I totally agree with and endorse your programming standards David.
However if the program is calling another subroutine it should know the name of 
that subroutine or be able to derive it if it is called with an @.

Sent from my iPad

On 13 May 2014, at 10:45 am, David Wasylenko <d...@pickpro.com> wrote:

IT'S JUST NOT TRUE EVER.  @sentence cannot work.

The stub program that launched an initial program will be in the @sentence...
You could be 3 calls deep into external subroutines - there is nothing in 
@sentence re: the call-stack.
Our shop writes *very* few stub programs - most are subroutines called by other 
subroutines.

Instead:
Add     
   PGID="programName"
Or even
   PGID="filename  ProgramName"
To the top of the program - quick and easy.
Use of system routines such as SYSTEM(9001) is usually overkill.

Your program should be "aware" of it's name - if no other reasons than:
*  display on the screen to help users identify "where" their problem came from
*  print on reports
*  add to log-file entries
+ and of course, to answer the original question:  "how can I read the current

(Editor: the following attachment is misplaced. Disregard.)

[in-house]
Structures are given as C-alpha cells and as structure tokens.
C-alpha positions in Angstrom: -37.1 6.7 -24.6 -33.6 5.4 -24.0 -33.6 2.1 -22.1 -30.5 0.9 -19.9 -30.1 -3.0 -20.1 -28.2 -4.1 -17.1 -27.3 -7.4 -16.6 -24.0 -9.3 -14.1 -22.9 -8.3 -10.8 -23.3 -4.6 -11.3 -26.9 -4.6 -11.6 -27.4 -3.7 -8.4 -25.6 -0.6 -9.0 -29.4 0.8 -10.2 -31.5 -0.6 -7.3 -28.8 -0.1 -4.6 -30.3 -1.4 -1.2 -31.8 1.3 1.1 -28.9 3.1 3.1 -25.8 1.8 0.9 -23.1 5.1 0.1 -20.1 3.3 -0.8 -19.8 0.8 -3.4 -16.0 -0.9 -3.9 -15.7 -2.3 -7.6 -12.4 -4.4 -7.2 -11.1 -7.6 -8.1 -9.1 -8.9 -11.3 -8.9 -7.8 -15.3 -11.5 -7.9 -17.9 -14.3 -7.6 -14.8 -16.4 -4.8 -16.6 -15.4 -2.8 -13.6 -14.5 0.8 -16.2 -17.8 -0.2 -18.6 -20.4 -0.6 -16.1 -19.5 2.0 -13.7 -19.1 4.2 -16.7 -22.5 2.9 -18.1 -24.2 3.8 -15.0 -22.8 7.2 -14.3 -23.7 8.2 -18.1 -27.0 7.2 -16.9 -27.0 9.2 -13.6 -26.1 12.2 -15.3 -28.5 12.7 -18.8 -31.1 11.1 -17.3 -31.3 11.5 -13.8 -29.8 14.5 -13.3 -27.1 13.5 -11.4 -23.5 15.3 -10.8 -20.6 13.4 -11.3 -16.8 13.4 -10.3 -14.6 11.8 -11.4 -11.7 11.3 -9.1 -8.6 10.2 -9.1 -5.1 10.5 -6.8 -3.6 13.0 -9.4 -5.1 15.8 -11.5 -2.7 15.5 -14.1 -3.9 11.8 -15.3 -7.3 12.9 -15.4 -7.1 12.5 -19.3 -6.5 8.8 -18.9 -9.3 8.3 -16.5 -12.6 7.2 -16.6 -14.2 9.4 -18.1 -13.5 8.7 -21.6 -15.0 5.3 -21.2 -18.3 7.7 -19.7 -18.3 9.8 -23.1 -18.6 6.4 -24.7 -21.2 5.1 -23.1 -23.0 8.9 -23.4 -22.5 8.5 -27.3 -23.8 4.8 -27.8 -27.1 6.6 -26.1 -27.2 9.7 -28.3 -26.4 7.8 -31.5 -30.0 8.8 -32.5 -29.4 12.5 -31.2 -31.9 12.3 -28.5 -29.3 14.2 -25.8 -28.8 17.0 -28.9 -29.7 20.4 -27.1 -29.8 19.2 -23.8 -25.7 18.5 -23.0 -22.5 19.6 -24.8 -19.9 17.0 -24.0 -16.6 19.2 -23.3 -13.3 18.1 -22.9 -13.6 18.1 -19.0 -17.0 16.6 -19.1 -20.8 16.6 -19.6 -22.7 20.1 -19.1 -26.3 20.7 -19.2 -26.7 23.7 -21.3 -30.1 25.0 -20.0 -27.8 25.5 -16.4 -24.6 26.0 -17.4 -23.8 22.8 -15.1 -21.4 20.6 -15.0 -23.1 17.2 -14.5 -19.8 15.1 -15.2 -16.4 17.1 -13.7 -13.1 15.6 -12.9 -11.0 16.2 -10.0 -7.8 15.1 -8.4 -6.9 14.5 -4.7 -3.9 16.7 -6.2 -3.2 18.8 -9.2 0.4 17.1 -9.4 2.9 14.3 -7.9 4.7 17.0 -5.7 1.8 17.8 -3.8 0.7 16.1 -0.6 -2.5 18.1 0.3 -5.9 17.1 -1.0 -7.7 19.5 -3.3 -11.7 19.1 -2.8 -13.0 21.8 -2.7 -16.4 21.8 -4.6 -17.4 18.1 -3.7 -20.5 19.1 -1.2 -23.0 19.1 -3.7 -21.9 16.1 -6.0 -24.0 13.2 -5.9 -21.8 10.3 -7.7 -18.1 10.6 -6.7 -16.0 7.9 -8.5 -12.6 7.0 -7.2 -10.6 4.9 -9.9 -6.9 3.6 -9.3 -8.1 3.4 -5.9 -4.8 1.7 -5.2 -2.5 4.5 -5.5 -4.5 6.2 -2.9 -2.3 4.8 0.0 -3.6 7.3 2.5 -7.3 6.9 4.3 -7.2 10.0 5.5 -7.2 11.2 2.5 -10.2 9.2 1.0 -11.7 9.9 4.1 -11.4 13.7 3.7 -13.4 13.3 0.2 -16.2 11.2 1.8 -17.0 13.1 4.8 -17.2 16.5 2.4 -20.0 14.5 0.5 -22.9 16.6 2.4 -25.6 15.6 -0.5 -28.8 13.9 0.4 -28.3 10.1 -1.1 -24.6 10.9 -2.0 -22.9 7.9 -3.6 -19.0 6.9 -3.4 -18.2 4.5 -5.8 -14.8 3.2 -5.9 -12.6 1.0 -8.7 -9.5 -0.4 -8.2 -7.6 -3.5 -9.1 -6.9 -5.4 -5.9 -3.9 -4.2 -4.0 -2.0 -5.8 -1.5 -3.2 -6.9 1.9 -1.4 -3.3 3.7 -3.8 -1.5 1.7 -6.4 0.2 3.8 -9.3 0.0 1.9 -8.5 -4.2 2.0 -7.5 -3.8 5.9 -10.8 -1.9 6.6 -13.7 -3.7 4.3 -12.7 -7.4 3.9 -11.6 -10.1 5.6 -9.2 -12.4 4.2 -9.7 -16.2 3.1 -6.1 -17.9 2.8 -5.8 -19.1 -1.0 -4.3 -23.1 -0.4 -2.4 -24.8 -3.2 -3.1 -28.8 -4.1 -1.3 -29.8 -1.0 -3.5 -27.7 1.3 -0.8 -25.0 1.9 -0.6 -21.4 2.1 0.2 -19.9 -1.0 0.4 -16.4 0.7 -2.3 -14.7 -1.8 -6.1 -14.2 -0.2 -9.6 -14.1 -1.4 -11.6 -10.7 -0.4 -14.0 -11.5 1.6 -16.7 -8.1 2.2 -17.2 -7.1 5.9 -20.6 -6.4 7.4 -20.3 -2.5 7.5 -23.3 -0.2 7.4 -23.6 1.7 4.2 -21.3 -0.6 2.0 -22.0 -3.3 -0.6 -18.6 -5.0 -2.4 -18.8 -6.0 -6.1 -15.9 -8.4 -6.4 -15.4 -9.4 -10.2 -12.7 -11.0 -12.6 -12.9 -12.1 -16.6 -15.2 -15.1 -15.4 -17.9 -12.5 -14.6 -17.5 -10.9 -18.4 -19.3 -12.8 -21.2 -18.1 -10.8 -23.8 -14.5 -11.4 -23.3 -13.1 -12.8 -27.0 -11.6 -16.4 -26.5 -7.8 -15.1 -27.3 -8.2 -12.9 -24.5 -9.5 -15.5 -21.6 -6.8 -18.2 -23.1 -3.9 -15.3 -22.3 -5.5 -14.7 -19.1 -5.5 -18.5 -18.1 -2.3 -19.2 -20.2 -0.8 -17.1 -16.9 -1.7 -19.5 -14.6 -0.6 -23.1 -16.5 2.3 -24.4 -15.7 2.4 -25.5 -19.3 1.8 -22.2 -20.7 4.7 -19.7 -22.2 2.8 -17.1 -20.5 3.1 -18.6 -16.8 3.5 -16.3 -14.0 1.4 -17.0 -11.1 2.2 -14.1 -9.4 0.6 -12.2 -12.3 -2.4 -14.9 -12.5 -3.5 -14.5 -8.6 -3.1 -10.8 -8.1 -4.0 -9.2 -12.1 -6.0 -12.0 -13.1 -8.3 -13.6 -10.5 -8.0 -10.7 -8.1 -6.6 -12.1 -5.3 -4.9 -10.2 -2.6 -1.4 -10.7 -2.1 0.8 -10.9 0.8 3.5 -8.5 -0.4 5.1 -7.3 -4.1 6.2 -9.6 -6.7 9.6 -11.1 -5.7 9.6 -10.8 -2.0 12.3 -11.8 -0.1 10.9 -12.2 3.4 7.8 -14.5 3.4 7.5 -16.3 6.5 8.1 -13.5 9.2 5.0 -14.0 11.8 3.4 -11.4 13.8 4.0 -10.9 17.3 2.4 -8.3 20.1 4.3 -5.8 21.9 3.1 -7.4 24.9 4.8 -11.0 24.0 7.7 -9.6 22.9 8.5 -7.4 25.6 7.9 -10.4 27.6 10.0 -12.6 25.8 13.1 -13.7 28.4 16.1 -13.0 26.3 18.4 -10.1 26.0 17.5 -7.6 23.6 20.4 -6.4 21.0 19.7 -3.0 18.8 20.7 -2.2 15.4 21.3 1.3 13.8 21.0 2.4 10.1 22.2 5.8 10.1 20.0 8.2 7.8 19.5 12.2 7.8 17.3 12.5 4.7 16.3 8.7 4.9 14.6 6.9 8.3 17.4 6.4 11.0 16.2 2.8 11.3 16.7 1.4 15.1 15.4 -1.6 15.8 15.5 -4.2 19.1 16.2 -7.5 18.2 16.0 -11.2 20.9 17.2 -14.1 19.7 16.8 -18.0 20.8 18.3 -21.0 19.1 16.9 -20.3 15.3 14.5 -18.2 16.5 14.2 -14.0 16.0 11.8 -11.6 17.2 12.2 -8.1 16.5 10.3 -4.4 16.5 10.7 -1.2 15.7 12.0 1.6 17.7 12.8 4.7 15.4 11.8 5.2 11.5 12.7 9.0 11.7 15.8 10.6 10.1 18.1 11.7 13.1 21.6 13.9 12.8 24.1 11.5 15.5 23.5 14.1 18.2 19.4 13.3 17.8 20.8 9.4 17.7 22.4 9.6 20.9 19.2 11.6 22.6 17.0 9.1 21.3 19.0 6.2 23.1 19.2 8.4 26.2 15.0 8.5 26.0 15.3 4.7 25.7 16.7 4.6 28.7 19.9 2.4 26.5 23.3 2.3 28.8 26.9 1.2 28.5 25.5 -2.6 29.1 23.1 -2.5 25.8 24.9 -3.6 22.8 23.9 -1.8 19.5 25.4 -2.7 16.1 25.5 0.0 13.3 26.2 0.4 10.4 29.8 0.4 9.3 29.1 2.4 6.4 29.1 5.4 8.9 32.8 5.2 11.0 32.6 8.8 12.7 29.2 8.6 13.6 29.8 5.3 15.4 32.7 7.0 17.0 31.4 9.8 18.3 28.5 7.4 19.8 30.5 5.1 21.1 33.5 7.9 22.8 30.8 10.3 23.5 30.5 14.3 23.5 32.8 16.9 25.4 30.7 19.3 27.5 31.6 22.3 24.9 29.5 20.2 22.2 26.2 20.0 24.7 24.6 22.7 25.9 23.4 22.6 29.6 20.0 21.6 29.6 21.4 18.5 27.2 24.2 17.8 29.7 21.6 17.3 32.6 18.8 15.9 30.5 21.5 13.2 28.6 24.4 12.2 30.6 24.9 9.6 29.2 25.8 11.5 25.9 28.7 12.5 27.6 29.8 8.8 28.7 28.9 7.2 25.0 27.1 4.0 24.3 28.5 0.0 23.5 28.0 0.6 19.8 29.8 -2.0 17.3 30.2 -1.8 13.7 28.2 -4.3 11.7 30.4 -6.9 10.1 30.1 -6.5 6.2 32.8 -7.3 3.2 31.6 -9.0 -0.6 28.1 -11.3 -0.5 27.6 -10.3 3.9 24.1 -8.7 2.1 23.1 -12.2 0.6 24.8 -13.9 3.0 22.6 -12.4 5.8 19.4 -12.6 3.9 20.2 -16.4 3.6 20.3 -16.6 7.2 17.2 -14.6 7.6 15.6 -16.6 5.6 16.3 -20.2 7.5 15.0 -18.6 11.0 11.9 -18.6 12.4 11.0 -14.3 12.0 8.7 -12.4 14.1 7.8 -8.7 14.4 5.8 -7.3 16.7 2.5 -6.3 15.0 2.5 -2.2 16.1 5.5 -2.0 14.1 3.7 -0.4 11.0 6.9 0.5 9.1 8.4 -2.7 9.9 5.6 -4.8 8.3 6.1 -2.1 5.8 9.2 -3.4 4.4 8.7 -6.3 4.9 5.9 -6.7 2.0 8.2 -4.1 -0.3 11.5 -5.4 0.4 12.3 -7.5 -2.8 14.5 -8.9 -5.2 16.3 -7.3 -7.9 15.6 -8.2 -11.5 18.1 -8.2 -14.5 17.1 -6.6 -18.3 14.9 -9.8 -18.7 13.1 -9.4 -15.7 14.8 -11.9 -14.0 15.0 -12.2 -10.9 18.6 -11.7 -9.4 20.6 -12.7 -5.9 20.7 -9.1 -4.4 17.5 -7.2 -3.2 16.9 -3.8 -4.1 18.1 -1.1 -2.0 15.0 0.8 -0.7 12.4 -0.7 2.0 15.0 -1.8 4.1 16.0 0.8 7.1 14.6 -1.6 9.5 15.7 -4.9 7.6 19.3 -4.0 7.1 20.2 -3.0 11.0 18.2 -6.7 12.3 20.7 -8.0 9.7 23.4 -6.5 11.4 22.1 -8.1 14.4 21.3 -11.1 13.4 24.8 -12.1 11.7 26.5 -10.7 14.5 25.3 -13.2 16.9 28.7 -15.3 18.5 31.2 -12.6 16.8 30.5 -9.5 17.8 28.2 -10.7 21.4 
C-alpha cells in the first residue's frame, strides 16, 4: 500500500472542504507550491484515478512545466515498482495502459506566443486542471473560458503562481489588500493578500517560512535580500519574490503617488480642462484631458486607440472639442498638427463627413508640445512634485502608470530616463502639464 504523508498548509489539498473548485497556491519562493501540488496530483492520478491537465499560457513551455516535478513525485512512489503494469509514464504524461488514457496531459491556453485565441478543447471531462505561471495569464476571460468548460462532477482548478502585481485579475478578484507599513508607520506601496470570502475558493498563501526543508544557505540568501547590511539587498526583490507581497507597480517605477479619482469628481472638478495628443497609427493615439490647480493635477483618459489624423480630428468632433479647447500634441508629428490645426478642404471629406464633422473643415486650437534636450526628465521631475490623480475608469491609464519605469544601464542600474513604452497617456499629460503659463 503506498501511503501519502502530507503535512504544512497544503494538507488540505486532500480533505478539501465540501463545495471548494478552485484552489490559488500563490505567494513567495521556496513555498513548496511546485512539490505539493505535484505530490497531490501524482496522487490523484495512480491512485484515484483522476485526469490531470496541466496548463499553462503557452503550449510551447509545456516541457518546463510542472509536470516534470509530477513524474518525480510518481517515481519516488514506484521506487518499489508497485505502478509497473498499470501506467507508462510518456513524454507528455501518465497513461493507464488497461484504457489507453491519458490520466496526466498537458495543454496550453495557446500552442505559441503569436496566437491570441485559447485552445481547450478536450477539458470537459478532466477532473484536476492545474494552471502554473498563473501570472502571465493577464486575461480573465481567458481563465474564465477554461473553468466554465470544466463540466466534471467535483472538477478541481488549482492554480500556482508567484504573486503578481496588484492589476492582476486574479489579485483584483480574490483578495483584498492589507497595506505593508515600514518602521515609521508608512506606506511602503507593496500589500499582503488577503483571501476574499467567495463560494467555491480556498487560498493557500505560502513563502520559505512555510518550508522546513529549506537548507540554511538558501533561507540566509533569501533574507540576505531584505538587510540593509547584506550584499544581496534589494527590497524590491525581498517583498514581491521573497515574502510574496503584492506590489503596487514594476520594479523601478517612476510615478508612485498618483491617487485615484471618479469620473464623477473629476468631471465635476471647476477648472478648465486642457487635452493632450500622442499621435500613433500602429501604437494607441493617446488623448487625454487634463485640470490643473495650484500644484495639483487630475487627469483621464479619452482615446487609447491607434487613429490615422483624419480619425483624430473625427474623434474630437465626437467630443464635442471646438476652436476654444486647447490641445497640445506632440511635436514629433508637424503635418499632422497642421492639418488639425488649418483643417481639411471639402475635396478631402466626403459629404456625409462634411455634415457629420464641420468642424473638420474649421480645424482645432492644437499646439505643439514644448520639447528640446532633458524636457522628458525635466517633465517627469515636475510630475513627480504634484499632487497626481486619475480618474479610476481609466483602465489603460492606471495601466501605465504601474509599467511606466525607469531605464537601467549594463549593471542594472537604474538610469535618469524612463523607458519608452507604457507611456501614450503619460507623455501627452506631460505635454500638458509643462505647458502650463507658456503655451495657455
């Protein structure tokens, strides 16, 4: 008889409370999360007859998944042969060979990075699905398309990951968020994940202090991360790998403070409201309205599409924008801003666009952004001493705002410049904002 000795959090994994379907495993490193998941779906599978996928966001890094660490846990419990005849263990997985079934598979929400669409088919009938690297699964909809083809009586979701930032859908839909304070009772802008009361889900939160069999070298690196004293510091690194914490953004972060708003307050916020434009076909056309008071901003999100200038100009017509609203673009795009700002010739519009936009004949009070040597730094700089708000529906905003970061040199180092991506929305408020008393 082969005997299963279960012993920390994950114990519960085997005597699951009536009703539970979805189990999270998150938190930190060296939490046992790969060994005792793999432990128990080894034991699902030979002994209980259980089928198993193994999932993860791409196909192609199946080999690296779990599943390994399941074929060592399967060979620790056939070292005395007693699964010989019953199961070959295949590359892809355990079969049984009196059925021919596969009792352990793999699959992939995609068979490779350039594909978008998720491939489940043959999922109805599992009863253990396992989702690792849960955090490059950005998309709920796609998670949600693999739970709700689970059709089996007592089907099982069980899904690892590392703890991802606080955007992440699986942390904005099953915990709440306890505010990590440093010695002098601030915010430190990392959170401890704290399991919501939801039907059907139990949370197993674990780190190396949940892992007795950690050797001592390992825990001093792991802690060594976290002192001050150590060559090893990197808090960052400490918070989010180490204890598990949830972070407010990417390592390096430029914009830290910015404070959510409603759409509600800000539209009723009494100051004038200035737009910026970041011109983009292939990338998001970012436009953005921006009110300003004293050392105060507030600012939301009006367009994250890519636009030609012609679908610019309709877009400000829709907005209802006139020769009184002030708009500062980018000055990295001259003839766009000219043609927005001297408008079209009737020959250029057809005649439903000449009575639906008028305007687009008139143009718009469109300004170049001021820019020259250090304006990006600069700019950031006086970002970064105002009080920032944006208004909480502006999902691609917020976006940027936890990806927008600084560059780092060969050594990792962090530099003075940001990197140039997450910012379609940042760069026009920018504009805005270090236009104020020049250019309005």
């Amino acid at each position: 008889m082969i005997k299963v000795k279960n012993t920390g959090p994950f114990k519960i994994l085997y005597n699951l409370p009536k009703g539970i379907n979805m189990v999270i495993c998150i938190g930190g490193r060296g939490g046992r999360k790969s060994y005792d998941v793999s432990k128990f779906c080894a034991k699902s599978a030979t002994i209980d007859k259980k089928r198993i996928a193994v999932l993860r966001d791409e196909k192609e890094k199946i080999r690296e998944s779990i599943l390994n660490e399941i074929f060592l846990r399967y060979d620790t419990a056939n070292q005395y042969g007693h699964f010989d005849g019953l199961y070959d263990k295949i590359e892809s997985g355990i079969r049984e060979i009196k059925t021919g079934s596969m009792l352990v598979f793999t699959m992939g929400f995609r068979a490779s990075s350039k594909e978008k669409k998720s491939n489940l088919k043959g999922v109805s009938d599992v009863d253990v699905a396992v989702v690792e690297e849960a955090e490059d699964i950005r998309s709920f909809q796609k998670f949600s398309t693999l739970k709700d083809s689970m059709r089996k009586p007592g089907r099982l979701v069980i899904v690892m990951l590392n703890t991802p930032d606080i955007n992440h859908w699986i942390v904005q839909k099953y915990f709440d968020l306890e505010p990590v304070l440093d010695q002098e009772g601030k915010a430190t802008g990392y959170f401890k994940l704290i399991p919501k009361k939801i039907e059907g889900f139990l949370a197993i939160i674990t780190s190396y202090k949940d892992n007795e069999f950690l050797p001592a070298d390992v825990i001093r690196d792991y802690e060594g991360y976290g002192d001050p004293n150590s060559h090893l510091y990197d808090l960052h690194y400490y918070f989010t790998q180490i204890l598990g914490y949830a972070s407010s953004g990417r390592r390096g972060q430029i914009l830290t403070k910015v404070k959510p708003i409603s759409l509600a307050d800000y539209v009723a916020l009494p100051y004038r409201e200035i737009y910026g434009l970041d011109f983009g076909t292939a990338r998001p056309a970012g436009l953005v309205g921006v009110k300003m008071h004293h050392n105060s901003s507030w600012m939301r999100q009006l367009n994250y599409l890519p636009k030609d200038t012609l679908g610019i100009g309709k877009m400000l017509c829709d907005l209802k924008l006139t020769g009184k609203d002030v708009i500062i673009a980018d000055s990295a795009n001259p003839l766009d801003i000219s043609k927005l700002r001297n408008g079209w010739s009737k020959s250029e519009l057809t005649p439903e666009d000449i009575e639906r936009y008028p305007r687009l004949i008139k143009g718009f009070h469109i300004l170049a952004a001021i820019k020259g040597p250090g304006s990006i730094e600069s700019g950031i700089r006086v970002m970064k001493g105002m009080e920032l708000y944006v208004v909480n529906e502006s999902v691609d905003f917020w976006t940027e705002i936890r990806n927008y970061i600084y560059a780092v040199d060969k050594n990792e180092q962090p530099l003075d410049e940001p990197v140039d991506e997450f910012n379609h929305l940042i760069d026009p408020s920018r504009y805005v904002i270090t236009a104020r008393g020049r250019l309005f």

program source"

A well-designed system/program should hard-code as little as possible as well.
What better key to use for a configuration record than the program name itself.


-----Original Message-----
From: u2-users-boun...@listserver.u2ug.org 
[mailto:u2-users-boun...@listserver.u2ug.org] On Behalf Of Adrian Overs
Sent: Monday, May 12, 2014 7:39 PM
To: U2 Users List
Subject: Re: [U2] Read yourself

That's true - if the subroutines are catalogued with a noxref clause you're 
screwed. 

Sent from my iPad

On 13 May 2014, at 10:19 am, David Wasylenko <d...@pickpro.com> wrote:

Wont work --- if you use any external subroutines.

-----Original Message-----
From: u2-users-boun...@listserver.u2ug.org 
[mailto:u2-users-boun...@listserver.u2ug.org] On Behalf Of Adrian Overs
Sent: Monday, May 12, 2014 7:18 PM
To: U2 Users List
Subject: Re: [U2] Read yourself

You can get the Program name by parsing @SENTANCE You can then read the Verb 
from the VOC and act on that or if the item is globally catalogued then read 
the last line from your catdir item 
> From unix level use strings $catpath/$item | tail -1 and then process that.
HTH

Sent from my iPad

On 13 May 2014, at 9:33 am, Adrian Overs <ove...@citysoft.com.au> wrote:

What problem are you trying to solve by doing so?
After all it's not rocket science (pardon the pun) to OPEN "BP" TO BP.FV THEN 
READ R.PROG FROM BP.FV, PROG.ID ELSE ... Whatever END

Sent from my iPad

On 13 May 2014, at 6:54 am, Wjhonson <wjhon...@aol.com> wrote:


Does anyone have a BASIC program, that will open it's own code in a variable ?
So something like this

GOSUB RETURN.A.LOCAL.FILE.AND.KEY.FOR.ME

READ THIS.PROGRAM FROM F.LOCALFILENAME, K.PROGRAMKEY ....

the program reads itself.

Does anyone have a program like that?


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